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Many Adventures of a Nomadic Poet A young poet with Asperger's makes travel his passion, and away he goes...

Boquete by foot and thumb

PANAMA | Tuesday, 9 November 2010 | Views [893] | Comments [1]

Five Ngöbe-Buglé children

Five Ngöbe-Buglé children

The weather is gorgeous today! Finally! At last! El sol! Today I was up very early; so early I was out and about getting photos of the sunrise. When I decided to walk up to the petrol station to get a cup of coffee it was too early; they weren't open yet. Ellen decided she didn't want to go into town and that she'd probably go in later, so I walked up to a little cafeteria where I got a filling breakfast of carne asada, pepper, potato pancakes, and coffee. Ellen refers to the owner as her "Panamanian aunt." At the petrol station I got a lift to Dolega and then another to Boquete. The buses are very cheap but I hitch for the sheer joy of it. It was a very beautiful, sunny day today and I wanted to make the most of it so after getting my usual morning coffee I walked as far north as possible. Further and further I walked until I soaked my shirt in a creek to let it keep my back cool. As I continued to walk uphill I photographed some basalt columns similar to what I saw in Iceland. It was one of those days where I didn't care about the destination; the journey is all that mattered. In the creek parallel to me, there were some Ngöbe-Buglé children playing. Colourfully dressed, playing harmoniously, I thought I'd go see what they were up to. They seemed to be interested in me; posing for photos, showing me their homes. They live in shacks and sleep in hammocks, and I thought when I turned a corner I'd see their parents, but I didn't. In a way it isn't fair that the baby-boomers live in (by Panamanian standards) luxurious homes and the Ngöbe-Buglé live in shacks and work a ton. Where I was really trying to get to was San Ramon waterfall, which the little boy told me was only a short distance ahead. My Spanish still isn't very good but I'm able to get by. One of these days I may become fluent; the more time I spend in Latin America the better my Spanish becomes. After spending some time cooling off at the waterfall, I managed a lift in the back of a ute about 2 km or so north. Now I was a far distance from Boquete (about 8-10 km or so) and if I got stranded I'd be out here for the night, but it was still pretty early in the day. It was a bumpy ride up a gravel road, and from where I was dropped off it was a steep walk. Really I didn't know where I was going. Ultimately I made it up to the path entrance of Volcán Barú. At 3,474 metres (11,398 feet) it is Panama's highest mountain. Climbs to the summit are routinely undertaken (which I would have loved to do) but the weather has been too foul and as a result there are mudslides. From the summit on a clear day you could see all the way to the Pacific. Hopefully next time the weather will be better, and I could walk up to the summit. A light drizzle fell from the heavens as I walked around with glee at the Parque Nacional Volcán Barú station. Already I must've walked 10 km or so today so my feet are tired. One of the rangers was heading back toward Boquete in about a half hour, so he said he'd give me a ride in the back of his ute. As we headed back toward town I was rained on a little but I didn't care, because I was content. By foot and thumb, it was a great journey. I was back in Boquete at around 2:00 PM or so and to rest I just relaxed for awhile. Then I picked up some postcards and stamps to send out to people on Postcrossing. For those of you who don't know about Postcrossing, it's a website where you can send postcards to random people and then you receive one randomly from someone else. At the store I picked up some fruit (papaya and pears) and stuff to make spaghetti. Shortly thereafter I felt like it was time to head back to Ellen's house. Walking a good distance out of Boquete, I got a really good photo of the town. My guidebook says it looks like something out of the Alps, but I liken it more to Fox Glacier. It's got the rain, the clouds, and the greenery, but not the glacier. Back at Ellen's house, she began whipping up another interesting concoction of spaghetti sauce, worcestershire sauce, garlic, and the whole lot. Dinner was going to be awhile but I could tell already it was going to be very tasty! This will be my third night here, but Ellen told me I couldn't stay tomorrow night because she has friends visiting. Lately I've been feeling like I'm in a "zone" where I just want to stay put. Boquete and Potrerillos Abajo are really lovely, and I'll miss these places. Maybe when it's time for me to retire I'll build my dream home here (although New Zealand is my first choice in that regard). My plans for tomorrow were to go to Chitré (about halfway between Boquete and Panama City), but Ellen keeps saying I should go to Bocas del Toro and then to Puerto Viejo, Costa Rica. I keep thinking Chitré becuase it's off the tourist track (and I have a CSer to stay with), but I've heard great stories about Bocas. As I was taking a shower I kept asking myself "Should I go to Chitré? or Bocas del Toro?" Our spaghetti for dinner was fantastic! And the sauce was especially delicious! For dessert, Ellen made a cotton-candy flavoured smoothie with papaya and limes. What a concoction! Interesting, interesting, interesting! That's Ellen in one word :). As a quiet night of chatter rolled on, I asked myself again "Should I go to Chitré? or Bocas del Toro?" It's a situation where you almost have to flip a coin; I don't have enough time to visit both places because they're in opposite directions. The main places for visitors in Panama are Panama City, Boquete, and Bocas del Toro, and I'd feel bad about spending all my time in only those places. Likely I won't decide until tomorrow which place I'll go. Ellen is my first CouchSurfing host in Panama, and I've now CouchSurfed in nine countries (Peru, Belgium, Luxembourg, Fiji, New Zealand, Costa Rica, Cuba, Nicaragua, and Panama). Many more to go! After my first day of sun in Centroamerica, my face is burnt! Oy! Why me? I was very tired very a long day, and to unwind I listened to Bob Marley's "Is this love". It's definitely love I feel when I travel. Whilst I haven't spent much time on the internet on this journey, tonight I caught up a number of phone calls and touched base with some friends. Since I'll be back in Costa Rica in a few months, Ellen told me I'm more than welcome to visit again. As I lay down, Ellen was outside talking to her father on Skype, but I rested peacefully on this beautiful, starry night...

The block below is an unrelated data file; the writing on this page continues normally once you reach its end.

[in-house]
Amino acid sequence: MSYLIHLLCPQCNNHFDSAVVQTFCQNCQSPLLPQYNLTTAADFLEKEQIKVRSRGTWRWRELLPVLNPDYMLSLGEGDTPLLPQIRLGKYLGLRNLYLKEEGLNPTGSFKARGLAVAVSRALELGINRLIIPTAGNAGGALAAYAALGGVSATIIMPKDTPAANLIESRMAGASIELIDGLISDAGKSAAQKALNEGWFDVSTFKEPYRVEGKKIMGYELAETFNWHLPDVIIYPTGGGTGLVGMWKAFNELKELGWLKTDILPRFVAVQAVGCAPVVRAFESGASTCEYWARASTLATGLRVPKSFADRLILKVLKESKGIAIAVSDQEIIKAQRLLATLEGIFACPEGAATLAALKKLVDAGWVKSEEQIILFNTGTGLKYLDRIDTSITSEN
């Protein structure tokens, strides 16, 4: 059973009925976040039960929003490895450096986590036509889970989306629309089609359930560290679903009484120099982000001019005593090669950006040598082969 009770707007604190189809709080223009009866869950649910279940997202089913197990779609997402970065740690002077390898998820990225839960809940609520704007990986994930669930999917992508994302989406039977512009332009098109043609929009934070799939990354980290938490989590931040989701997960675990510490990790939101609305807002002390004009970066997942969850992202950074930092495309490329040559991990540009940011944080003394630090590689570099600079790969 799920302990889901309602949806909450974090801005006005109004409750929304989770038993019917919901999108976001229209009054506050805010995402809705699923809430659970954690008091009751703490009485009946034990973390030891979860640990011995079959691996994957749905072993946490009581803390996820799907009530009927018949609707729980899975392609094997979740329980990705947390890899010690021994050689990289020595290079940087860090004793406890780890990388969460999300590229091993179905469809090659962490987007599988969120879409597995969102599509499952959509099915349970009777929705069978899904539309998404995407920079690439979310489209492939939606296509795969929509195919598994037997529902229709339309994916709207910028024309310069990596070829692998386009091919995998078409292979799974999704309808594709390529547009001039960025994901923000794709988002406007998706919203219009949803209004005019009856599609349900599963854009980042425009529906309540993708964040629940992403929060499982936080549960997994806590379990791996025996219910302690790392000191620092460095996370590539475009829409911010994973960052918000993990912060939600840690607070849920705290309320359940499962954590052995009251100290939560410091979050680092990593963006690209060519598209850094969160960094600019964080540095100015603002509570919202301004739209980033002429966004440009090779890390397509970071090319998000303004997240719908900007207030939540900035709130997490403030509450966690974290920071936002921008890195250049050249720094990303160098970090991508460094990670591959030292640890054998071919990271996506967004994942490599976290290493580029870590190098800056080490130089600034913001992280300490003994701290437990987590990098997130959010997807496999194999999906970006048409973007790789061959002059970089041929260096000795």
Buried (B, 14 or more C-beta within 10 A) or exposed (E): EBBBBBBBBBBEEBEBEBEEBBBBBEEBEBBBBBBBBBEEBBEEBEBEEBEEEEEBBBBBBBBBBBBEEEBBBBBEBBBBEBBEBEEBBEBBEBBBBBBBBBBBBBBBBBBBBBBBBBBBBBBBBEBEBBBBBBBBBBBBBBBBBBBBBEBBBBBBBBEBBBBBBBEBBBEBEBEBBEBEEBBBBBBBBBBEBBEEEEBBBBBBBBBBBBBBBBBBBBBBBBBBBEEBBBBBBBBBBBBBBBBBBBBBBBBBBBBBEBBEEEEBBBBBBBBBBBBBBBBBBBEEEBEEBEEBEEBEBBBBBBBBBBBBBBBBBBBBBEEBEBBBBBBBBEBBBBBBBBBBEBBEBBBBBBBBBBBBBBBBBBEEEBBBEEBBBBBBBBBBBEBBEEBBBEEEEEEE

The next morning I ended up going to Bocas del Toro, and it was a great choice!




I like your picture of the Ngöbe Buglé kids. I went there last month and drove around and made some friends who let me take their pictures.

My blog post isn't as comprehensive as yours, but if you want to take a look: http://www.gennykothari.com/blog/2011/10/23/panama/ (It's a Chlidren's Photography blog normally, but it's a good home for the pictures). The main site is http://www.gennykothari.com/
- Genny

  Genny Kothari Oct 25, 2011 9:39 AM